Anthony Daniels gets to shine as human-cyborg relations droid C-3P0. The Resistance gang of Rey, Finn, and Poe find a dagger that can lead them to Emperor Palpatine, but the dilemma is that it’s written in the Sith language. That’s a simple task for C-3PO, right? Wrong. His programming prevents him from translating anything from the Sith. C-3PO spills the beans that the only way around it is if someone illegally bypasses his wiring, and Poe says that he knows somebody for the job. Enter cute and cuddly Babu Frik, this film’s answer to “the Child” from the Mandalorian. He can rewire the droid, but it comes at the cost of 3PO’s memory bank. His memory was wiped previously at the end of Revenge of the Sith, when Bail Organa ordered it to protect the twins from their father, Darth Vader. Poe asks C-3PO what he’s doing as he looks around, and the droid gives the emotional line, “Taking one last look, sir, at my friends.” Frik does the deed just as 3PO says, “Wait, there’s another way!” Oops, too late. C-3PO translates the Sith text with glowing red eyes and an evil voice, reminiscent to me of the bizarro version of 3PO called Triple Zero in the Darth Vader comics. That comic character takes delight in others’ pain, while being humorously subversive. Hopefully, that breaking bad Triple Zero character will eventually see the film universe light of day. I’ve always enjoyed the light, comic levity that Anthony Daniels brings to the table throughout the entire saga, so it was fun to see him have one last hurrah in the spotlight.
Chewbacca, the fuzzball Wookie warrior, is once again perturbed at any suggestion of him cheating at Millennium Falcon hologram chess. There’s a chase sequence relatively early on that brings back memories of podracing from The Phantom Menace, except with blasters and flying stormtroopers. After that action piece, Chewbacca is captured by troopers. Finn yells to Rey that Chewie is onboard a large ship that’s being piloted away, so she uses her Force powers to try to pull it back. Kylo Ren shows up and uses his Force power in a tug of war with Rey, until the ship crashes violently to the ground and explodes. Rey calls out for Chewie, thinking he’s dead, and the audience is left pondering what the heck just happened. Shortly after, we see that Chewbacca is still alive on another spaceship, but it’s an annoying plot hole. No other ships were shown in the vicinity when all of this went down, before or after. Also, why not let his supposed demise linger with the audience longer, in order to leave an impact? His whole fake death was handled sloppily.
Just before the spaceship crashed without any Wookies on it, Rey unexpectedly shot Force lightning out of her hands to the ship, surprising even herself. Gee, I wonder who else has that power? Yeah, you guessed it, Emperor Palpatine! The big twist is that Rey’s parents were actually somebody, because her grandfather is evil incarnate.
Some critics are up in arms over the reveal by contending that this twist is sending a bad message to children of broken homes and troubled families. Come again? They’re upset in their belief that the The Rise of Skywalker is in effect telling the audience that you can’t be special unless you come from a royal bloodline, like the Palpatines and Skywalkers did. This seems like a reach to me. Are kids really going to take a Star Wars movie to heart in that personal kind of way? Rey and Luke actually transcend their bloodlines by fighting the dark side that is strong in their heritage. That’s the message I got out of the movie anyways.
These hidden bloodlines didn’t change Luke’s and Rey’s experience of growing up with nothing, as nerf-herders and scavengers, only finding out later in life that their ancestors were kind of a big deal. Additionally, it was teased in The Last Jedi that one of the slave kids in the film will grow up later to become a Jedi, and with Rian Johnson signed on for future Star Wars films last I read, I doubt that he and Disney will let a cheesy, heart-warming set-up like that go to waste. Now if that kid later turns out to be a Skywalker or Palpatine, critics and upset Rey parent truther fans will really lose their minds!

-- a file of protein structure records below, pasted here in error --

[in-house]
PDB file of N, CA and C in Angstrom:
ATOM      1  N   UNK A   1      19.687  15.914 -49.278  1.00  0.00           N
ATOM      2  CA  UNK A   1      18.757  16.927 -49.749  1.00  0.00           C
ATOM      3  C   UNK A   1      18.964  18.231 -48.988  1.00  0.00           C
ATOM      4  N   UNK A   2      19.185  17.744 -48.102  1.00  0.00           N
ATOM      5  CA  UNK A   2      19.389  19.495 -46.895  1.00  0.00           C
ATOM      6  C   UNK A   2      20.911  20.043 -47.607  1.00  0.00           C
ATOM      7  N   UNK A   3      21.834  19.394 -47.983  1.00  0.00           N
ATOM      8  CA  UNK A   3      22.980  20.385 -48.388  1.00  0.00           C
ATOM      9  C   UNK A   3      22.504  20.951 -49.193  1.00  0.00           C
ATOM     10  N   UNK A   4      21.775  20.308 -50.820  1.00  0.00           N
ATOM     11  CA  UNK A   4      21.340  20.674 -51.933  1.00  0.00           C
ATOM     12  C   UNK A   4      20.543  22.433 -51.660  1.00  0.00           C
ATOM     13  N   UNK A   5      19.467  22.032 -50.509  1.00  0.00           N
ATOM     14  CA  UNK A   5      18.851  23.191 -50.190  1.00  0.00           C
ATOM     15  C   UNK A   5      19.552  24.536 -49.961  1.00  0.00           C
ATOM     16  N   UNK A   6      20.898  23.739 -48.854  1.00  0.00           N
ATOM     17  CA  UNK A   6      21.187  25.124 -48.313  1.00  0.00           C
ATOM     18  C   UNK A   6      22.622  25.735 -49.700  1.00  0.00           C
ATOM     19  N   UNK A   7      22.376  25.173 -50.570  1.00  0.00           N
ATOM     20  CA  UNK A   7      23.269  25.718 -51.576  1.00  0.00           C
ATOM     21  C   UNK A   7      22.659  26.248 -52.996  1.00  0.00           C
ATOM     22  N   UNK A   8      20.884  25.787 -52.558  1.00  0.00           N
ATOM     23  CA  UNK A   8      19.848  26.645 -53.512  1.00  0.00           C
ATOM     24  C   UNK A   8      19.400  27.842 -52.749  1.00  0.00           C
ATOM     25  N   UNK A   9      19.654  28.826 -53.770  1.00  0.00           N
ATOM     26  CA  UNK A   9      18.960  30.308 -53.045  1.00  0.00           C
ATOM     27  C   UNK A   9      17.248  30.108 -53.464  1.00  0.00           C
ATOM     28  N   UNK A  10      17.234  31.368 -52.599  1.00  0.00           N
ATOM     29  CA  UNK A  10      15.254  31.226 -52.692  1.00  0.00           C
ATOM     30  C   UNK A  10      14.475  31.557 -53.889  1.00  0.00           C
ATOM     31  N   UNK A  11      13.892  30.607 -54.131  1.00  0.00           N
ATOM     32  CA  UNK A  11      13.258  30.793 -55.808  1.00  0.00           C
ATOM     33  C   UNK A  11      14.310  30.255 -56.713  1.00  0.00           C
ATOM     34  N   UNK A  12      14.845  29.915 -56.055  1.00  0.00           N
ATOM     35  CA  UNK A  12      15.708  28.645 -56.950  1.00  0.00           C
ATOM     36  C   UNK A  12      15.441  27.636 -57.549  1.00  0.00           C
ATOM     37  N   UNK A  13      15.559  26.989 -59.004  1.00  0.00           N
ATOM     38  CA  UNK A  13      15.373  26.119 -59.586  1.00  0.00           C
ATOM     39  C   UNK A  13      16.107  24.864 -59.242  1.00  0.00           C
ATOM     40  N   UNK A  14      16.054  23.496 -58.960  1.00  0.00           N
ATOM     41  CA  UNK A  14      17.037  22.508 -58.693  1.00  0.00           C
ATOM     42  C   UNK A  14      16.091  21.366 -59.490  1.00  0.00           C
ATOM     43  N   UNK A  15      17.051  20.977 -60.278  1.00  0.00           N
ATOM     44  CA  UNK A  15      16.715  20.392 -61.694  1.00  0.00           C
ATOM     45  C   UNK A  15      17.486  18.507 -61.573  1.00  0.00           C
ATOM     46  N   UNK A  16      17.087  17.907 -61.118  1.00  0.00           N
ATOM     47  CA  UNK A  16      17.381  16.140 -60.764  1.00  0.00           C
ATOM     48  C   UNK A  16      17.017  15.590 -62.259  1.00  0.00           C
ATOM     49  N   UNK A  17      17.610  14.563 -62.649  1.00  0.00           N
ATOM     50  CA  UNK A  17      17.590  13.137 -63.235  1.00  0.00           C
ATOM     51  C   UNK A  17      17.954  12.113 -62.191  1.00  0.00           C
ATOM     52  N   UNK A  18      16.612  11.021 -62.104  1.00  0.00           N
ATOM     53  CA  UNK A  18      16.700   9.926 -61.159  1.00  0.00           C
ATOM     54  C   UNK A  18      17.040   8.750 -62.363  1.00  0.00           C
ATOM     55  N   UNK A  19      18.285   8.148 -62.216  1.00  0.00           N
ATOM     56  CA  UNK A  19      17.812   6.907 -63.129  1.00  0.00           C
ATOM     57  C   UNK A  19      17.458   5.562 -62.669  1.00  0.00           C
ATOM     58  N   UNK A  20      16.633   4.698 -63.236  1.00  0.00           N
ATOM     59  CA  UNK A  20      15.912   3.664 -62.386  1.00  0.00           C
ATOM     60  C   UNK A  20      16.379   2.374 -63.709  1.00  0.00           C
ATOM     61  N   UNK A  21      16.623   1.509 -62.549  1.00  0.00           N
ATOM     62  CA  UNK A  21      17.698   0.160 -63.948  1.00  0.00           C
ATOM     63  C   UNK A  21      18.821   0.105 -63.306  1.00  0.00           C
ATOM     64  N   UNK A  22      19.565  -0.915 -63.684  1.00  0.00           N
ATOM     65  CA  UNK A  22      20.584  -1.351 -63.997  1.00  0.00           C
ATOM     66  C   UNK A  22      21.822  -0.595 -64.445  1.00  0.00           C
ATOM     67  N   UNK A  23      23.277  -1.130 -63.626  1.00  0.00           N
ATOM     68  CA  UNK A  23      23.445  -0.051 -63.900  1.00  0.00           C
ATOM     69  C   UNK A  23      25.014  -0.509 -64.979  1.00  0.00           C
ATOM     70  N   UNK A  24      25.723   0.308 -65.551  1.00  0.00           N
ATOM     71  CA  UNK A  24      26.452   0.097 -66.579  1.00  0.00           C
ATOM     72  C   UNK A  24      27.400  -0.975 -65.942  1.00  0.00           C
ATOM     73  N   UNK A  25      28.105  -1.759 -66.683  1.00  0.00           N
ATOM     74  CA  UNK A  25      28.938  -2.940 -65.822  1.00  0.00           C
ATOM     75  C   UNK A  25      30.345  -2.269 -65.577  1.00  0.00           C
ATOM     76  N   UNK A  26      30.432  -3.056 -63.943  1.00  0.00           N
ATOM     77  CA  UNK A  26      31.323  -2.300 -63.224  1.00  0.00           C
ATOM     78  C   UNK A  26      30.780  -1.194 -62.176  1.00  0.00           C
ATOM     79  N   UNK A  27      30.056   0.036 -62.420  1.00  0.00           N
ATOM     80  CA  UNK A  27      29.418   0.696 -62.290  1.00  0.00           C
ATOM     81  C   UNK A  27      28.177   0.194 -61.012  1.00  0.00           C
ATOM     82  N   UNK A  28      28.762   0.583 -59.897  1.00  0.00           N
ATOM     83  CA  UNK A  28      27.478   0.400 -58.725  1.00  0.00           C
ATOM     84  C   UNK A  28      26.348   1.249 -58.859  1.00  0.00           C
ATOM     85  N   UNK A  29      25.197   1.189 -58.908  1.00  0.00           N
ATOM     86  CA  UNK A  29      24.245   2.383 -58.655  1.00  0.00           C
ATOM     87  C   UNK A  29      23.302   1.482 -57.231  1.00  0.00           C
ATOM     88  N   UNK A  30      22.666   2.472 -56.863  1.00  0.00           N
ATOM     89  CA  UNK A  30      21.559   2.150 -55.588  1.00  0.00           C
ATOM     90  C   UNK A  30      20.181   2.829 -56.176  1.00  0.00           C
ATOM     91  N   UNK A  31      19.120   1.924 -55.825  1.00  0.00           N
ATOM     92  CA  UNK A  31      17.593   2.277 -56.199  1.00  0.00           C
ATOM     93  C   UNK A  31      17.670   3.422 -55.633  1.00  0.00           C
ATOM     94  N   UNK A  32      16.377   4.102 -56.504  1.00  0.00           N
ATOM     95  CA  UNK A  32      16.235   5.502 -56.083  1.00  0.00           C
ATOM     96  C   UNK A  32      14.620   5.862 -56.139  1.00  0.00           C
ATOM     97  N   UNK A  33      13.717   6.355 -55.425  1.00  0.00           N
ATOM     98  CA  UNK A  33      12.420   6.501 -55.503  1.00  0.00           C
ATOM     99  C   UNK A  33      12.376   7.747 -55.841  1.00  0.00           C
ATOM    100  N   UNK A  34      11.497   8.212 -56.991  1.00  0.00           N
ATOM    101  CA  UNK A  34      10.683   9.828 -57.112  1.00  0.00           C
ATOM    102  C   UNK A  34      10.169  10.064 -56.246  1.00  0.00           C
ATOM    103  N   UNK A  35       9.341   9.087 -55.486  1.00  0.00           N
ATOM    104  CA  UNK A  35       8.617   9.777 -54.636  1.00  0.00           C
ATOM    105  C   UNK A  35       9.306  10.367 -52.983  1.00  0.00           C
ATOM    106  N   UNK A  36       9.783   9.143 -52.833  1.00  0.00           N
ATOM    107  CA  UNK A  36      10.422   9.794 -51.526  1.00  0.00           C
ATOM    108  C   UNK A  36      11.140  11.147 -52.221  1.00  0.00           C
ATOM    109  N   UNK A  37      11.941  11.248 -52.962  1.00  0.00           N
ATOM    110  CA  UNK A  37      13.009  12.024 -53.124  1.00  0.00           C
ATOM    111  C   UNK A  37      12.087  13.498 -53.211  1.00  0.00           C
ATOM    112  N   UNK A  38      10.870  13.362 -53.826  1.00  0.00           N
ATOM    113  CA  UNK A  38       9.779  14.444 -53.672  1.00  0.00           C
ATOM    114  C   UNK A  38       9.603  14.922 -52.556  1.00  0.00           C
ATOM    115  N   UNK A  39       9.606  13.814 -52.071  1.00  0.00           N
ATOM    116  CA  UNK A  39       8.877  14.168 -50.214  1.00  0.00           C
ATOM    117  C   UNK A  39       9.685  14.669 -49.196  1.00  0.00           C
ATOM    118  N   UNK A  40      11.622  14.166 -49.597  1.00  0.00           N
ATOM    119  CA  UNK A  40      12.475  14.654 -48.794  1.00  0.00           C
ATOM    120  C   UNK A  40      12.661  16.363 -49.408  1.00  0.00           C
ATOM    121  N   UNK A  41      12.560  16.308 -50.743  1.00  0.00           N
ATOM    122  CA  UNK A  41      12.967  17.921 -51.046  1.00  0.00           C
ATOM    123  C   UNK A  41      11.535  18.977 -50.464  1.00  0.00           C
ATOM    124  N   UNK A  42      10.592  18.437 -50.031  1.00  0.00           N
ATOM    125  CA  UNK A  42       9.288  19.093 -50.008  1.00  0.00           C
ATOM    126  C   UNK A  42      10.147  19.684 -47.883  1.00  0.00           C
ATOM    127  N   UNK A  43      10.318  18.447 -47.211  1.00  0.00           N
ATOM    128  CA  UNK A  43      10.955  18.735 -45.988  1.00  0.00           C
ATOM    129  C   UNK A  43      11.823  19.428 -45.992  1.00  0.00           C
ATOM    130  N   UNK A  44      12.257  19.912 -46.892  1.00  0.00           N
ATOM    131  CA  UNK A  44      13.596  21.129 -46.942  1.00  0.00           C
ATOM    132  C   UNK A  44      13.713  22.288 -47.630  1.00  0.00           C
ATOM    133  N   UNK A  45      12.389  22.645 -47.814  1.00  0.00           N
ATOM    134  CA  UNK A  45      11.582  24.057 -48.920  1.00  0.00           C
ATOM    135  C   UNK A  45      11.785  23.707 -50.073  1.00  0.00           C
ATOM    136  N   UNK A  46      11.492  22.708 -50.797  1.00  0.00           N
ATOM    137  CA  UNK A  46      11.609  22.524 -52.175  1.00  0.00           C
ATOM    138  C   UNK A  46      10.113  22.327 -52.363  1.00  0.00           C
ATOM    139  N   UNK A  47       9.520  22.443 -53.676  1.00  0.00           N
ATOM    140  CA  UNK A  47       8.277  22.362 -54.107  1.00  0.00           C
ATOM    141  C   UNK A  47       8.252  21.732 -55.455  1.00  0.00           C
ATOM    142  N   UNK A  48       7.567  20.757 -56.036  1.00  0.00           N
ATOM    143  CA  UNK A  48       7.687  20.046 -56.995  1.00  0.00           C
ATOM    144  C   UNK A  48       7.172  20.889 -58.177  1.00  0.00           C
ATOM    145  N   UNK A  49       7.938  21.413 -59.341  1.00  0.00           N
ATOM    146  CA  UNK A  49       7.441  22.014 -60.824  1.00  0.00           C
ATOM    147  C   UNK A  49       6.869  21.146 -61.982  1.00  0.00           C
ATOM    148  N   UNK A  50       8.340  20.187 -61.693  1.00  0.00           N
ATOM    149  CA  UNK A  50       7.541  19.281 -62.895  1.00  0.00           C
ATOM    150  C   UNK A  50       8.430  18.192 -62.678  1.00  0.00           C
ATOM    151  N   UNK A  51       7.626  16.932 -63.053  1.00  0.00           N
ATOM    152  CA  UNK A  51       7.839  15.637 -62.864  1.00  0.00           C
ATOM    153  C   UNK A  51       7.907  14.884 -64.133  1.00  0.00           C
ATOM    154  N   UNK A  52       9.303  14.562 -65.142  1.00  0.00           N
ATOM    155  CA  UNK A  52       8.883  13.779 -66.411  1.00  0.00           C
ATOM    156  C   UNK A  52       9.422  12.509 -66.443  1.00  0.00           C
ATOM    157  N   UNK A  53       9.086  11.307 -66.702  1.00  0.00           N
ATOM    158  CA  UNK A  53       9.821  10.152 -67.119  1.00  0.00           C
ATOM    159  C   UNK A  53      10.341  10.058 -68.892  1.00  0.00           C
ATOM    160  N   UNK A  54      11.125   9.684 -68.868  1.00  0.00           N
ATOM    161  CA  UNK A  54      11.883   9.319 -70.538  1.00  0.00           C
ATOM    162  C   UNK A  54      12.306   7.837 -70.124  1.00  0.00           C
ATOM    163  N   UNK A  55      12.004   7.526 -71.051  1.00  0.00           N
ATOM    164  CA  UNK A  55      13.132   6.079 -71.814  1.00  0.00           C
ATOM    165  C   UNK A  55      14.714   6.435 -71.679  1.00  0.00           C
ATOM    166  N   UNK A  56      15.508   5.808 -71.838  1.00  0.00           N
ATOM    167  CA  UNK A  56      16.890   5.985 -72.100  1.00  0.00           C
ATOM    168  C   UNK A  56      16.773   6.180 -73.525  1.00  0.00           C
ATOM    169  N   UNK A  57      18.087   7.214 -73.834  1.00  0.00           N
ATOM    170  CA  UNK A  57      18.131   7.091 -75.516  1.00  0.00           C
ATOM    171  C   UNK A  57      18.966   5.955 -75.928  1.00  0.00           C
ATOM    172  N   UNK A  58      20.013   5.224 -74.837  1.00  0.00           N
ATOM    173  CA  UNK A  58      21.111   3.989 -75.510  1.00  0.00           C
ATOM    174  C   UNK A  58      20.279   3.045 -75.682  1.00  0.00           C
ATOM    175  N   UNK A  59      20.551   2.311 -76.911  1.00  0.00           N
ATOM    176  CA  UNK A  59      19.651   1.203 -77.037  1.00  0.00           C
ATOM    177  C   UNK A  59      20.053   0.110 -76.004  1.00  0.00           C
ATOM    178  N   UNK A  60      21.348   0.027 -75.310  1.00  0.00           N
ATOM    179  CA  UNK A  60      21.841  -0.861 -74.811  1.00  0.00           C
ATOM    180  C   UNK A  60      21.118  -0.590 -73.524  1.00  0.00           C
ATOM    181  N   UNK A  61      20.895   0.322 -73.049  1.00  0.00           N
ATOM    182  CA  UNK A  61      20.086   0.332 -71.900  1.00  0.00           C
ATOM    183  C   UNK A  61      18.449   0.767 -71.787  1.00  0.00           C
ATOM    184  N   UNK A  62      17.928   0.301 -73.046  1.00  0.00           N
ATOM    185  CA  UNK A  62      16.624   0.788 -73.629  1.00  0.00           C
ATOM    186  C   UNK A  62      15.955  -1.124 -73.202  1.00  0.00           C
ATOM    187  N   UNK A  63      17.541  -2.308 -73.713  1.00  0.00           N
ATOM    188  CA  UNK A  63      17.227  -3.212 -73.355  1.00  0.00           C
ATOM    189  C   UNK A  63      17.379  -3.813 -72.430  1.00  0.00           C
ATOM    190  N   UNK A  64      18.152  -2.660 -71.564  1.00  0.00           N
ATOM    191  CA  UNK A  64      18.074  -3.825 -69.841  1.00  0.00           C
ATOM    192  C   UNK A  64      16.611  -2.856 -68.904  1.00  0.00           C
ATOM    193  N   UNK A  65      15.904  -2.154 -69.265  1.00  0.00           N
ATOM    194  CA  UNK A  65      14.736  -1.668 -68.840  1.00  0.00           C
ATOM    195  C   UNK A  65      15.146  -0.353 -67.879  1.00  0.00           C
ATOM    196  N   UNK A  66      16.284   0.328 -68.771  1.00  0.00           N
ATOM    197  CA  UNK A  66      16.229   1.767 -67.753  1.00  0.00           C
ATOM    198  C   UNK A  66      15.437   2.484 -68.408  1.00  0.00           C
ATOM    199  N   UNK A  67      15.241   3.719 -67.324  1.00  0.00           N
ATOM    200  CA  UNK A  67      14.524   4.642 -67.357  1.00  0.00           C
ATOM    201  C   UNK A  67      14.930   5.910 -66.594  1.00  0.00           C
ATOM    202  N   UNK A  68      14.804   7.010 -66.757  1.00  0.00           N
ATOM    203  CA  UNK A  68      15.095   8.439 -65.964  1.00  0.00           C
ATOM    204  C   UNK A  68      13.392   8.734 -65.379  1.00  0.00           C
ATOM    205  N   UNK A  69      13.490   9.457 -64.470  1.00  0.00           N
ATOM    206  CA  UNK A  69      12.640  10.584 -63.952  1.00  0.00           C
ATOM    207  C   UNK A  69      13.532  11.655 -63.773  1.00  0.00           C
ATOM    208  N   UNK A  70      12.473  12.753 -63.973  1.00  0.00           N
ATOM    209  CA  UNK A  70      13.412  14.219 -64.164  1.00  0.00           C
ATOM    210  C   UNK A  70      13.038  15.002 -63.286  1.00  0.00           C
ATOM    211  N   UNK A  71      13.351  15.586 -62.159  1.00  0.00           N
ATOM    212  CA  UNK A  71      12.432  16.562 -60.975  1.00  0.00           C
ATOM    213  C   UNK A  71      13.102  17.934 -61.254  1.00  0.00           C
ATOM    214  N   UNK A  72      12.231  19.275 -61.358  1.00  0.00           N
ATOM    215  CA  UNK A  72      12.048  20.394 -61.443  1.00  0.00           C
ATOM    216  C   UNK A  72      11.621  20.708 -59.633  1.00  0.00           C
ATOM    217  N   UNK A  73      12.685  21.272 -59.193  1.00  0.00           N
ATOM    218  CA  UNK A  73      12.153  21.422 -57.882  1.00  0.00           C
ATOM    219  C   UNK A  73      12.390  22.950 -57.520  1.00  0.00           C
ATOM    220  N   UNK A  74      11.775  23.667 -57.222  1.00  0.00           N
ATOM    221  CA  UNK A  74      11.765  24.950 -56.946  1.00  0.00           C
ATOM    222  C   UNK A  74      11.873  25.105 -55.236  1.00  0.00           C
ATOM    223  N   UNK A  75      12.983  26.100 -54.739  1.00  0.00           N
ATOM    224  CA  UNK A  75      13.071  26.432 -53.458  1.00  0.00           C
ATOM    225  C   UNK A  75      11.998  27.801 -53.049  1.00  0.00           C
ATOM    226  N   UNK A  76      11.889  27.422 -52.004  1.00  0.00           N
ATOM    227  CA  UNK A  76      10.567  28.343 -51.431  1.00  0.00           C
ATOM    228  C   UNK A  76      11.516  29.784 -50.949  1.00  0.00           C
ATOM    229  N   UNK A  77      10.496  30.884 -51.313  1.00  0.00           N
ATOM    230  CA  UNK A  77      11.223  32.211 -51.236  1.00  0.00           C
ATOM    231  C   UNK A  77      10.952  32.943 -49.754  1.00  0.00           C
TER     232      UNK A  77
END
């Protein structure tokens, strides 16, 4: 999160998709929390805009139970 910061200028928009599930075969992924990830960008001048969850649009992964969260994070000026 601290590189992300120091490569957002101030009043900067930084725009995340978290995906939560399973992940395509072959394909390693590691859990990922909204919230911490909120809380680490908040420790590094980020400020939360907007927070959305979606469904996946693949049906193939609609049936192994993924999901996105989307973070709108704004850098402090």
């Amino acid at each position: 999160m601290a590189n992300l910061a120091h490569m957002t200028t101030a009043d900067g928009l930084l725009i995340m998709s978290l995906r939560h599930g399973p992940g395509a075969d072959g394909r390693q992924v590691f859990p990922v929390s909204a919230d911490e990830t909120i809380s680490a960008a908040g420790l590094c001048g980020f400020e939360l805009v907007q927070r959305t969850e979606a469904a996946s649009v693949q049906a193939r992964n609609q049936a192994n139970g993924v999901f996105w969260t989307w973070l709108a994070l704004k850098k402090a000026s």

As far as action in The Rise of Skywalker goes, besides the finale, Rey and Kylo Ren’s epic lightsaber battle on top of a ship in a stormy ocean takes the cake. I wish that it were longer, and choreographed to have more original battle maneuvers, like a modern version of the Dread Pirate Roberts sword-duel with the six-fingered man in The Princess Bride, but it was still pretty cool as is.
A pivotal moment takes place when Kylo Ren has a vision of his father, Han Solo, where they exchange the same lines as they did in The Force Awakens, but with a heart-warming addition. Kylo Ren calls Han, ‘Dad’, and Han replies, “I know,” his version of “I love you” that was established in The Empire Strikes Back. Kylo once again says that he knows what he has to do, but doesn’t know if he has the strength to do it. Yet instead of stabbing Han this time, he throws his lightsaber into the ocean, becoming Ben Solo in the process. A bit far-fetched, yes, but at the same time he was coming to terms with his mother Leia’s death, the wise and haunting words of his dead father, and his love for Rey. It was fun to see Harrison Ford one last time in a Star Wars film, after so many years before The Force Awakens of him seemingly being salty towards the franchise that set him on the path to stardom.
Luke Skywalker gets a sendoff of his own when Rey goes to the planet of Ahch-To, the site of the first Jedi temple and where Skywalker resided in The Last Jedi. Force ghost Luke gets to give some pearls of his wisdom of his own to Rey, while she’s dealing with the death of Leia and being torn about fighting the dark side within her. At the end of the scene, after the successful pep talk, Luke raises his old X-wing out of the water and high into the sky, while having a good chuckle, since he’s probably recalling how much of a struggle he had trying to lift that same ship during his training with Yoda on planet Dagobah in The Empire Strikes Back.